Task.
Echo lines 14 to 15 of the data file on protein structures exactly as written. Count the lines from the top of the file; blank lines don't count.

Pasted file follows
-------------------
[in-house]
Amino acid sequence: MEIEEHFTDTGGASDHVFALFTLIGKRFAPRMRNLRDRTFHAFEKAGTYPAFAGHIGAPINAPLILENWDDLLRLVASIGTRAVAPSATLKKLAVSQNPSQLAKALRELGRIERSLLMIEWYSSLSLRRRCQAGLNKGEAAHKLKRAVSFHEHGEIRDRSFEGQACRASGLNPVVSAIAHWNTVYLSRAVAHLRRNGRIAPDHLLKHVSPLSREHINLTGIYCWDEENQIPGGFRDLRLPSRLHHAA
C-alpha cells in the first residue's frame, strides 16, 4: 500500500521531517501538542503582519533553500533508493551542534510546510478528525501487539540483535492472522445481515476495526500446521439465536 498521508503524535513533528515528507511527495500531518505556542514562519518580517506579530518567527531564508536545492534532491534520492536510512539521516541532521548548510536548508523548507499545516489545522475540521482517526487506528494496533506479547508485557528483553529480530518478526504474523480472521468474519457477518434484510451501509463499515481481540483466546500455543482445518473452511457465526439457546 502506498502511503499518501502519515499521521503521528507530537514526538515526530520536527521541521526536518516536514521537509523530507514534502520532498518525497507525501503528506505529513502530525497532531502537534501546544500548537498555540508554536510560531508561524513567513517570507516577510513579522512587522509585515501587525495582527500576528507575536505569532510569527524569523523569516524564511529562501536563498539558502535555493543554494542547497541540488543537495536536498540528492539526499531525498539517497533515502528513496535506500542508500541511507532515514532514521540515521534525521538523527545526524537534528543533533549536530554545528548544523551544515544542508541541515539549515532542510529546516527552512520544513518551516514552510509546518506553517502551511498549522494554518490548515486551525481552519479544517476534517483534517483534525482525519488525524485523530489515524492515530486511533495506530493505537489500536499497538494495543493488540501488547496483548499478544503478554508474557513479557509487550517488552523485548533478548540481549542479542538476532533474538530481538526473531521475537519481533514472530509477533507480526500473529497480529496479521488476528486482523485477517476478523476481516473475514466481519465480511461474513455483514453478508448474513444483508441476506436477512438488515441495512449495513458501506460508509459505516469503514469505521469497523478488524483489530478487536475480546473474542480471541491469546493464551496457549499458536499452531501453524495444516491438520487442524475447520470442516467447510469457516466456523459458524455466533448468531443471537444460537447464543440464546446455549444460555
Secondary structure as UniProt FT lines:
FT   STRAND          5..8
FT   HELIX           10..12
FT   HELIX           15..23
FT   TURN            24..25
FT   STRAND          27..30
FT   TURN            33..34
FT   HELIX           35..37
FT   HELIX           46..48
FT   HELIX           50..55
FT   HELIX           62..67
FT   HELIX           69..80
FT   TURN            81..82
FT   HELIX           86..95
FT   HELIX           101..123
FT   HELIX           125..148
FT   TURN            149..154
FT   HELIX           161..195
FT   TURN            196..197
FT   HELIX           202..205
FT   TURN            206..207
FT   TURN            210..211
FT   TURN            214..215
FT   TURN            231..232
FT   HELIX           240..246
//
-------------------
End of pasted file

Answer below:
FT   HELIX           62..67
FT   HELIX           69..80